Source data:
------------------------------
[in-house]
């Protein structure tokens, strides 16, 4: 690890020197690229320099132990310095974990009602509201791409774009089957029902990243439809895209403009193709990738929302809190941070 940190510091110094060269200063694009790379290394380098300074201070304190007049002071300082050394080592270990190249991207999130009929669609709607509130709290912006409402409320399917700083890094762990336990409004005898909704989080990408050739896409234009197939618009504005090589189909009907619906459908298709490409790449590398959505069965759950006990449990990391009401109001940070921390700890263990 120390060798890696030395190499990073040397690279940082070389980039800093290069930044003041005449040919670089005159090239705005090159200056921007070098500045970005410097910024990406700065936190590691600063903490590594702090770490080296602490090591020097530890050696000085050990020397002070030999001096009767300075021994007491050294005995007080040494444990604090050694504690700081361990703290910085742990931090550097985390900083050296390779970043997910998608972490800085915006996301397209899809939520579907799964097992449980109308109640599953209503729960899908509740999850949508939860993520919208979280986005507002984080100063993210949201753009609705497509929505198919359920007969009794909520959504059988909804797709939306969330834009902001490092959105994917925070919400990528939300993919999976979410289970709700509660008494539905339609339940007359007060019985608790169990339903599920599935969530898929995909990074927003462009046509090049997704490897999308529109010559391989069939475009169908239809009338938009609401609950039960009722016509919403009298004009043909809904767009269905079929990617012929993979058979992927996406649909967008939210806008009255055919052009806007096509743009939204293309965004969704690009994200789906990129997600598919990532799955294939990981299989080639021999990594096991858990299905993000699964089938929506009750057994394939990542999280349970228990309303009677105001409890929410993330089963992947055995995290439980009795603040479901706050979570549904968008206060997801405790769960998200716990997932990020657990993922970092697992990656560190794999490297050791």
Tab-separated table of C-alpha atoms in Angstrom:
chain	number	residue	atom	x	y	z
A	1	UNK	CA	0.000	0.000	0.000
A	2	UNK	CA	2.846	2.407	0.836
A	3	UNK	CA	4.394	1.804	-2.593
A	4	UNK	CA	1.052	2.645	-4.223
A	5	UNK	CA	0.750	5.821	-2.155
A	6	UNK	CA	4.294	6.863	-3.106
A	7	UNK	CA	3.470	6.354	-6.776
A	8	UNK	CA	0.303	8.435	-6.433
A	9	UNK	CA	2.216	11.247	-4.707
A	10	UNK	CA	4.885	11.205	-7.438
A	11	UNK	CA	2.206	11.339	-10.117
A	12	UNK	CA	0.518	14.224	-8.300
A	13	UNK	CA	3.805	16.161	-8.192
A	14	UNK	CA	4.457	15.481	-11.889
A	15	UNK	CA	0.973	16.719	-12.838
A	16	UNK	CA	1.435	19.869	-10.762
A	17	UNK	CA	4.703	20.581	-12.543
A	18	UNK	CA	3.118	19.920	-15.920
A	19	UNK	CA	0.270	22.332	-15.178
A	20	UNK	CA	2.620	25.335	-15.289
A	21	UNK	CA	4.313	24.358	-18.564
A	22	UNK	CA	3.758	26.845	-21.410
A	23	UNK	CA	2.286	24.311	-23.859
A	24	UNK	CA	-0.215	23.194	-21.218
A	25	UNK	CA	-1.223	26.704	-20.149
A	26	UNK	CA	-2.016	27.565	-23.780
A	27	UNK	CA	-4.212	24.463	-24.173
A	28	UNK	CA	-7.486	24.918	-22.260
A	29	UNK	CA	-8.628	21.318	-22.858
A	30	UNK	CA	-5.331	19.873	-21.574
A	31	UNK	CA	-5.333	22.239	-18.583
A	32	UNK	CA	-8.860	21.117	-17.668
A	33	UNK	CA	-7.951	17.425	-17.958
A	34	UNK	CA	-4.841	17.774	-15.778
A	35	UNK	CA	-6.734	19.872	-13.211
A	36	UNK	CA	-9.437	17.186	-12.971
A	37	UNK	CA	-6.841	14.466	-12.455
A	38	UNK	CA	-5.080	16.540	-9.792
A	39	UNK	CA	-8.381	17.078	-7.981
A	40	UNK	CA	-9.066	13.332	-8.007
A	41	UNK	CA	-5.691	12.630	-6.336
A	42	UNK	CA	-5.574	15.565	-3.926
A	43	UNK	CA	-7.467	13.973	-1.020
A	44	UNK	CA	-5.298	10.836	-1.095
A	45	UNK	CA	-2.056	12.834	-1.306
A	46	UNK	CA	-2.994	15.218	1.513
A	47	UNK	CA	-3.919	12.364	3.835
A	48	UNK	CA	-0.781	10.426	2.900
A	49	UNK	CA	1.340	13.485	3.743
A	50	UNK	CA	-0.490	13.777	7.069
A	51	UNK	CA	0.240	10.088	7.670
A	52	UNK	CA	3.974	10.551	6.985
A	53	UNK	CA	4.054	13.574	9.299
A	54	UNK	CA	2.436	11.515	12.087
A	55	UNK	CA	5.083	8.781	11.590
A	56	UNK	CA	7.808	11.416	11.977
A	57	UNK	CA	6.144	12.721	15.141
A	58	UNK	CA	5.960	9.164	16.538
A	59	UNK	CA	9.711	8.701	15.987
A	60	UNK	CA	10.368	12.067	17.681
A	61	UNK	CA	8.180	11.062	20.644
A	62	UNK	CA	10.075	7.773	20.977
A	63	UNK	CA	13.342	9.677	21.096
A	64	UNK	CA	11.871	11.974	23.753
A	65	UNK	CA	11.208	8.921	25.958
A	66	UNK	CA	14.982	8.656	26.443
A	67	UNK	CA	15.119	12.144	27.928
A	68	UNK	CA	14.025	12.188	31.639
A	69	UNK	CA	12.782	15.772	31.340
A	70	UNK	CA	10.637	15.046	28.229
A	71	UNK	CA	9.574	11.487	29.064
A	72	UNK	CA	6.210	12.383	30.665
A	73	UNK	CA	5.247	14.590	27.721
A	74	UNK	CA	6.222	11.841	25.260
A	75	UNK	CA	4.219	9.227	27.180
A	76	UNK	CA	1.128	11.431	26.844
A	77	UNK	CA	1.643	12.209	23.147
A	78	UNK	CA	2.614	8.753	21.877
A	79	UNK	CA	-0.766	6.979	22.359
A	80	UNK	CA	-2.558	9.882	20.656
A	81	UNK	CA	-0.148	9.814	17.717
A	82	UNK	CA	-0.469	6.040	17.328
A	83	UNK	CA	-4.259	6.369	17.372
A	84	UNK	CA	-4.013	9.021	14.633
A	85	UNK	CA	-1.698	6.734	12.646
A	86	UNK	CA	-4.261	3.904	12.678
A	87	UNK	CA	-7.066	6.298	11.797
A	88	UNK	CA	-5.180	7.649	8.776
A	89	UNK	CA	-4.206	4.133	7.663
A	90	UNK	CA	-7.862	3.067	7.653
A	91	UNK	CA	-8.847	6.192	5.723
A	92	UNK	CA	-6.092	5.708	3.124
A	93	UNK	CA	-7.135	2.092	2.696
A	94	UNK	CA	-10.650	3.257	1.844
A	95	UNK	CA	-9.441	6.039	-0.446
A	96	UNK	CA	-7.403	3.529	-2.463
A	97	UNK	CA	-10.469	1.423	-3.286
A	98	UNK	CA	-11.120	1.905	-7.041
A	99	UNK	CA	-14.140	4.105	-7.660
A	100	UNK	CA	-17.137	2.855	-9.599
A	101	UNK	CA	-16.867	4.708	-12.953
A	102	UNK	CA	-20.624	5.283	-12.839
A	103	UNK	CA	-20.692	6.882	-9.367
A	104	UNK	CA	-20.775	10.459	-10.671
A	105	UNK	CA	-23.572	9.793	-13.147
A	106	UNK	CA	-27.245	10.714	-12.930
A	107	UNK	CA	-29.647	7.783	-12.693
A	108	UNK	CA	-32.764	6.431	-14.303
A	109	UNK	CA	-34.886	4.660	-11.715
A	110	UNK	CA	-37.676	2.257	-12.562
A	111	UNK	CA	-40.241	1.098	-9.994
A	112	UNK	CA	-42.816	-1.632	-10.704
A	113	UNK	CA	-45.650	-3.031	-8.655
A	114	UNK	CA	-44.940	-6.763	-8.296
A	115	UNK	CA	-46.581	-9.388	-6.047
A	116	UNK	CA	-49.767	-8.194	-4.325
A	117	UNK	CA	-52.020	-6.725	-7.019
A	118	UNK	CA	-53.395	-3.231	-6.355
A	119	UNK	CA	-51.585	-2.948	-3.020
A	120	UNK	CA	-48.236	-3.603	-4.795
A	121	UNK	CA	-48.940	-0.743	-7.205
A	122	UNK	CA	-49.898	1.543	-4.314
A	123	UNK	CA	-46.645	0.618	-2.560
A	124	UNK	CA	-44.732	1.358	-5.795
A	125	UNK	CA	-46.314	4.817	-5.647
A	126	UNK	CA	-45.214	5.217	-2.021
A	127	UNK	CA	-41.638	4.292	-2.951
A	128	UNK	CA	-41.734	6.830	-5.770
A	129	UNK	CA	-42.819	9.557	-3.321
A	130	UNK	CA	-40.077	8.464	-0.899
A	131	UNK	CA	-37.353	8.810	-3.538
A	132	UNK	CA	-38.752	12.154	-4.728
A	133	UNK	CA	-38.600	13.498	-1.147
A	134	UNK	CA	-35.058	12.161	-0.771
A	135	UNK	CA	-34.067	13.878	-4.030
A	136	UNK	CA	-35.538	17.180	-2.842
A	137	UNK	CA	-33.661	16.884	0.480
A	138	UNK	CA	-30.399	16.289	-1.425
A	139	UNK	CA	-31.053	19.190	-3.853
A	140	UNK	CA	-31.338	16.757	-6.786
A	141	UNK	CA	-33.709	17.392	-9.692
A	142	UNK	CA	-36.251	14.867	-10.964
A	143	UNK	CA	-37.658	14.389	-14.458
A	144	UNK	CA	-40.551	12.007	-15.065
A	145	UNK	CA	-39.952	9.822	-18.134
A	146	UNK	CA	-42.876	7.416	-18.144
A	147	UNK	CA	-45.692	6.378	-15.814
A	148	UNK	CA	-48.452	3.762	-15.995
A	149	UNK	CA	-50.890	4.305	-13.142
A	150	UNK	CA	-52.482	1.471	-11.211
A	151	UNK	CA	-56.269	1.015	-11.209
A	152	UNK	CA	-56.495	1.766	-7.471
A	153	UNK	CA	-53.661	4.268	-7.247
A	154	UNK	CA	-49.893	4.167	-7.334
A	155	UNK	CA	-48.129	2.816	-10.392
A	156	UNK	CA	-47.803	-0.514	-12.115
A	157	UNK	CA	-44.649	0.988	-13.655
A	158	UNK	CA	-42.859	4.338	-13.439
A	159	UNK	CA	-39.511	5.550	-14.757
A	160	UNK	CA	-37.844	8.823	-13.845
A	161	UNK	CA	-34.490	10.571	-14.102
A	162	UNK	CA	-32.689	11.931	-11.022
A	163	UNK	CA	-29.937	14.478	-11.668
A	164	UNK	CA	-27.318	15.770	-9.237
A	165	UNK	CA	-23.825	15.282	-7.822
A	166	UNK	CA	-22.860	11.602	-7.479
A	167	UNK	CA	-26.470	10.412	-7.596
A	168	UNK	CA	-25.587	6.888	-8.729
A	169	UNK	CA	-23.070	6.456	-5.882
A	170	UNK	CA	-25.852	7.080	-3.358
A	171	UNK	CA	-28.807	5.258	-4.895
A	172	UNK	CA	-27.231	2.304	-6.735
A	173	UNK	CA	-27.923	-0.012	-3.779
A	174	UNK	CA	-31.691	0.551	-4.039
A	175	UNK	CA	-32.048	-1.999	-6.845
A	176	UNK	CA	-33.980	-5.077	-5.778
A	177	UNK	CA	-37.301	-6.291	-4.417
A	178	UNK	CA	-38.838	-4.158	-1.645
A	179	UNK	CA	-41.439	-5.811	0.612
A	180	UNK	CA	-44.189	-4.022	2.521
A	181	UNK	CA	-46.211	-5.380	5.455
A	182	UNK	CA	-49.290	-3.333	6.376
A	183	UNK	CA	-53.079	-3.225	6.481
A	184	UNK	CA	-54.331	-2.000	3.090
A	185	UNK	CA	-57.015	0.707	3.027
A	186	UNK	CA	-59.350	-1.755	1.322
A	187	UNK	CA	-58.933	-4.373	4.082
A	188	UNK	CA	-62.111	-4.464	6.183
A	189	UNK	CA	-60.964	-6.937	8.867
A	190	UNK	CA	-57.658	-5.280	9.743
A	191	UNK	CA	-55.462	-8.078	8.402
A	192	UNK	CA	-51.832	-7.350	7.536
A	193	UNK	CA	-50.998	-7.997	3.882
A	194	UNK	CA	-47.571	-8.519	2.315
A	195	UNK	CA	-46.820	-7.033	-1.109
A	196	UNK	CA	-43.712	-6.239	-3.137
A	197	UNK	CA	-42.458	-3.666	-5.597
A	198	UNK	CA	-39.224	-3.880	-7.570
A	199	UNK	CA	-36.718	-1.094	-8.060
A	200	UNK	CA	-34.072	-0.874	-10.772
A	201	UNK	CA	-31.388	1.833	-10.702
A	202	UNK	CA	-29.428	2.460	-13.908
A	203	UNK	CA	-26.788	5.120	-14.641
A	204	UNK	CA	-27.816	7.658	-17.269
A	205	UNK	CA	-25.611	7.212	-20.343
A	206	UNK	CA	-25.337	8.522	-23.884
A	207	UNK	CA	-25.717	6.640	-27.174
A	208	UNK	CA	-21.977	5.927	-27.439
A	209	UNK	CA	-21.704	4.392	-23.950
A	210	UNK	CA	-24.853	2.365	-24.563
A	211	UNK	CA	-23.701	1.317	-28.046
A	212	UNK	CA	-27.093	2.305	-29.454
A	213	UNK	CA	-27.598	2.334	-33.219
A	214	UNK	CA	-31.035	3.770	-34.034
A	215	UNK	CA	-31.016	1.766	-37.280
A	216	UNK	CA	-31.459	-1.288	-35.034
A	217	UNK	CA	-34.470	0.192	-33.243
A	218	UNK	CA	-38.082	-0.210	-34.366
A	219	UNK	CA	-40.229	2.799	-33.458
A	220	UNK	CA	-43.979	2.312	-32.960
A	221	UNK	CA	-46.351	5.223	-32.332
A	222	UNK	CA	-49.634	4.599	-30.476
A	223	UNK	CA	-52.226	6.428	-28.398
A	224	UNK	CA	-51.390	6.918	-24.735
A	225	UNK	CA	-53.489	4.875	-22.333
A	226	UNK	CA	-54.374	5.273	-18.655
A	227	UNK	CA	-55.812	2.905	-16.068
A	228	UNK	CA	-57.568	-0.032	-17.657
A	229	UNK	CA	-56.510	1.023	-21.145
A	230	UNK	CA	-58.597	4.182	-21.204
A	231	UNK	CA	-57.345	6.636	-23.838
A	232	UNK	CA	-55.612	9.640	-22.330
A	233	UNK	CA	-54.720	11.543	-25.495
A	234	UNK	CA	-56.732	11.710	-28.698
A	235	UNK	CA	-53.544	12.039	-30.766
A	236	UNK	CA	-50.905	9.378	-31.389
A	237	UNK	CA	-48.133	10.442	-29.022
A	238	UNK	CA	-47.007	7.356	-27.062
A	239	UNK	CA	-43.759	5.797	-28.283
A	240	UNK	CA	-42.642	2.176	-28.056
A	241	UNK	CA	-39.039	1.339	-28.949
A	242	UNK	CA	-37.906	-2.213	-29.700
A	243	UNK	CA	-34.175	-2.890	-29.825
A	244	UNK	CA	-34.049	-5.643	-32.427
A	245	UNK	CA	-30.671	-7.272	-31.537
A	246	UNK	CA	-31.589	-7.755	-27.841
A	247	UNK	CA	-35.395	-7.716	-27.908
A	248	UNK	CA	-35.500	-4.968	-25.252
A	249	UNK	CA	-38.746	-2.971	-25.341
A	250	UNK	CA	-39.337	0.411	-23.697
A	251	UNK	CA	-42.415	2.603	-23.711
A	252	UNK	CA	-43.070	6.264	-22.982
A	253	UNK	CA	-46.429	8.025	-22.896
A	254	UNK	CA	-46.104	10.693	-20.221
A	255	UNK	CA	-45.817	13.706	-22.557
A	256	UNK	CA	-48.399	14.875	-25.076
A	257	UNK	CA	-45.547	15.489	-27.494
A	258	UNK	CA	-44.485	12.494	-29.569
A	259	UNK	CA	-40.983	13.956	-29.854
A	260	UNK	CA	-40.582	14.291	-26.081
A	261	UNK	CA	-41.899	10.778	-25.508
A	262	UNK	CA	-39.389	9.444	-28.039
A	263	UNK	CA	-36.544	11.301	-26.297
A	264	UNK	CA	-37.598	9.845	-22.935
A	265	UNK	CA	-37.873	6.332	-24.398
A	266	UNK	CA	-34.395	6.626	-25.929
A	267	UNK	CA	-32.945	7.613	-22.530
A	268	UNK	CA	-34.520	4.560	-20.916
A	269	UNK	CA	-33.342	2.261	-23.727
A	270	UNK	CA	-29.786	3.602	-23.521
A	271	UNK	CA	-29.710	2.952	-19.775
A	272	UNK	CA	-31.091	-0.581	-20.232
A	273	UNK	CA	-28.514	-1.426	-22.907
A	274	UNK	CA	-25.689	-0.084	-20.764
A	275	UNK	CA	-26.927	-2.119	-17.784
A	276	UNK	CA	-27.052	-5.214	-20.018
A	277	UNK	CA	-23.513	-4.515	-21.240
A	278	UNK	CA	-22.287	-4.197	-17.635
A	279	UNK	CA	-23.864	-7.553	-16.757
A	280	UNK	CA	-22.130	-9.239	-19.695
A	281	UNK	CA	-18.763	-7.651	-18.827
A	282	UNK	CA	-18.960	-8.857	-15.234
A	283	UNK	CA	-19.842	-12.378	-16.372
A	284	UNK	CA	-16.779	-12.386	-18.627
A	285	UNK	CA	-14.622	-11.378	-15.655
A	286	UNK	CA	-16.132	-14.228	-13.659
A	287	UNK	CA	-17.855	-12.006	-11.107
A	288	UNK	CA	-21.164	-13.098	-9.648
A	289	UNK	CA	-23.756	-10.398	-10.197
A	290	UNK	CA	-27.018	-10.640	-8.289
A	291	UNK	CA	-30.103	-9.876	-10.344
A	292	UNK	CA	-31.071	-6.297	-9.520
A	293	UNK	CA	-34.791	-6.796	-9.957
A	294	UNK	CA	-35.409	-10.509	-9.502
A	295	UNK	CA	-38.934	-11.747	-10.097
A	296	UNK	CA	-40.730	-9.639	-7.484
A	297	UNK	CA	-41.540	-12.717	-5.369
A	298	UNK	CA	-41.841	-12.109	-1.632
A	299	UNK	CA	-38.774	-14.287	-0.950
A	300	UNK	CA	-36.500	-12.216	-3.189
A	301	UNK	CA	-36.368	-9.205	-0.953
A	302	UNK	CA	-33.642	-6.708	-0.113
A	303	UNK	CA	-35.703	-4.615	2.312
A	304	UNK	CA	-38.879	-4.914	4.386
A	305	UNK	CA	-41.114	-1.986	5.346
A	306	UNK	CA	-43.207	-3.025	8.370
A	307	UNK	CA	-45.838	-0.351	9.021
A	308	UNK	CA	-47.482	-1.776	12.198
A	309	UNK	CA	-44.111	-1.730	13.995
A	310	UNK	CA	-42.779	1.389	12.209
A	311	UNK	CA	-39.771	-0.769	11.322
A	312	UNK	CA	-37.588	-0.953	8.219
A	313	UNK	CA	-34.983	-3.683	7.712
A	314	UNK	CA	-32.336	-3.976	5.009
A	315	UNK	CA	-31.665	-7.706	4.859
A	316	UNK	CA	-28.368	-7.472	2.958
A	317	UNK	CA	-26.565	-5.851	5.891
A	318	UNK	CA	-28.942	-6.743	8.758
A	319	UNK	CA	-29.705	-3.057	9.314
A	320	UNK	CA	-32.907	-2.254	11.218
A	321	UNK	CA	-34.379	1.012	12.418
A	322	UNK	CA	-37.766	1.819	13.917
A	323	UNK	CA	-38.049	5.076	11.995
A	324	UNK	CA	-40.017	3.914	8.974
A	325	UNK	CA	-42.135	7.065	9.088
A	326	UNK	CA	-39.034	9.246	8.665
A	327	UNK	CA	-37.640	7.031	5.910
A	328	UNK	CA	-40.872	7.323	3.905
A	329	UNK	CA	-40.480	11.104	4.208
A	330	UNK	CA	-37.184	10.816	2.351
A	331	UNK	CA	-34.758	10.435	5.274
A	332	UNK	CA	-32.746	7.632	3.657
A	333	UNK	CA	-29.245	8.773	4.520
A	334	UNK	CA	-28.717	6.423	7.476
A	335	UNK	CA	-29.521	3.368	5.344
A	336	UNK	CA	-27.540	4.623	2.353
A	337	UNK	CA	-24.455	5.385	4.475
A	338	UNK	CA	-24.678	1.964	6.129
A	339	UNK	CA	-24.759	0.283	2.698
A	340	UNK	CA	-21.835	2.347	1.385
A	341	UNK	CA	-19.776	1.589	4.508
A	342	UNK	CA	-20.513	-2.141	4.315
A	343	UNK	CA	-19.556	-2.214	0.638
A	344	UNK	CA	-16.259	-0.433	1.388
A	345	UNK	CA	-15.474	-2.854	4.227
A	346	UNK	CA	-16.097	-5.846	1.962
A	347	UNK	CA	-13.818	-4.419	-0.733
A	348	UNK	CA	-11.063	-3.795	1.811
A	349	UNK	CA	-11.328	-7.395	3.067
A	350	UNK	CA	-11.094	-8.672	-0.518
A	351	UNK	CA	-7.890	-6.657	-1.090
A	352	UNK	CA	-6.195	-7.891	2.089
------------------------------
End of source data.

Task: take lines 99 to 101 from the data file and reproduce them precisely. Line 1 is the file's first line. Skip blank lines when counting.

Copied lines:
A	95	UNK	CA	-9.441	6.039	-0.446
A	96	UNK	CA	-7.403	3.529	-2.463
A	97	UNK	CA	-10.469	1.423	-3.286